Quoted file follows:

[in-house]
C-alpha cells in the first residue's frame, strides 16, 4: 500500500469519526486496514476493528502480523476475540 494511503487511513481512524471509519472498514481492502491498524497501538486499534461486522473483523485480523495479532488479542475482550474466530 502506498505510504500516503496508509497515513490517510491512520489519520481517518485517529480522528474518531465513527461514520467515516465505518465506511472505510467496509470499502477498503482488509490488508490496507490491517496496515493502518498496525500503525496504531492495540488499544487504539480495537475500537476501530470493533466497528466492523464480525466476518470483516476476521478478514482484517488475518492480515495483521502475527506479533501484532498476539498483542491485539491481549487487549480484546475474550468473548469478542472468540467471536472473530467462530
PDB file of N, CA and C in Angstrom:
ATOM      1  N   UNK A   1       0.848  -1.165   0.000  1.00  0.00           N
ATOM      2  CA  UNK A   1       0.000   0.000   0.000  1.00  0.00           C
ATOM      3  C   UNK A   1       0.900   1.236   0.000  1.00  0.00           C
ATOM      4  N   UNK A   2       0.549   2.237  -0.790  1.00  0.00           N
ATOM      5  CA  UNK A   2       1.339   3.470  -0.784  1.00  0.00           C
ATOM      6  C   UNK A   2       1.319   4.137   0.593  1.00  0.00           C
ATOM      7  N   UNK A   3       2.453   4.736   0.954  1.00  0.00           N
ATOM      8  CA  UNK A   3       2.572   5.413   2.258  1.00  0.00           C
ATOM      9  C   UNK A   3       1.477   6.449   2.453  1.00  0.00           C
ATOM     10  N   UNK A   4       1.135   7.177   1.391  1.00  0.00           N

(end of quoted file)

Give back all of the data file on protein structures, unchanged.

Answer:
[in-house]
C-alpha cells in the first residue's frame, strides 16, 4: 500500500469519526486496514476493528502480523476475540 494511503487511513481512524471509519472498514481492502491498524497501538486499534461486522473483523485480523495479532488479542475482550474466530 502506498505510504500516503496508509497515513490517510491512520489519520481517518485517529480522528474518531465513527461514520467515516465505518465506511472505510467496509470499502477498503482488509490488508490496507490491517496496515493502518498496525500503525496504531492495540488499544487504539480495537475500537476501530470493533466497528466492523464480525466476518470483516476476521478478514482484517488475518492480515495483521502475527506479533501484532498476539498483542491485539491481549487487549480484546475474550468473548469478542472468540467471536472473530467462530
PDB file of N, CA and C in Angstrom:
ATOM      1  N   UNK A   1       0.848  -1.165   0.000  1.00  0.00           N
ATOM      2  CA  UNK A   1       0.000   0.000   0.000  1.00  0.00           C
ATOM      3  C   UNK A   1       0.900   1.236   0.000  1.00  0.00           C
ATOM      4  N   UNK A   2       0.549   2.237  -0.790  1.00  0.00           N
ATOM      5  CA  UNK A   2       1.339   3.470  -0.784  1.00  0.00           C
ATOM      6  C   UNK A   2       1.319   4.137   0.593  1.00  0.00           C
ATOM      7  N   UNK A   3       2.453   4.736   0.954  1.00  0.00           N
ATOM      8  CA  UNK A   3       2.572   5.413   2.258  1.00  0.00           C
ATOM      9  C   UNK A   3       1.477   6.449   2.453  1.00  0.00           C
ATOM     10  N   UNK A   4       1.135   7.177   1.391  1.00  0.00           N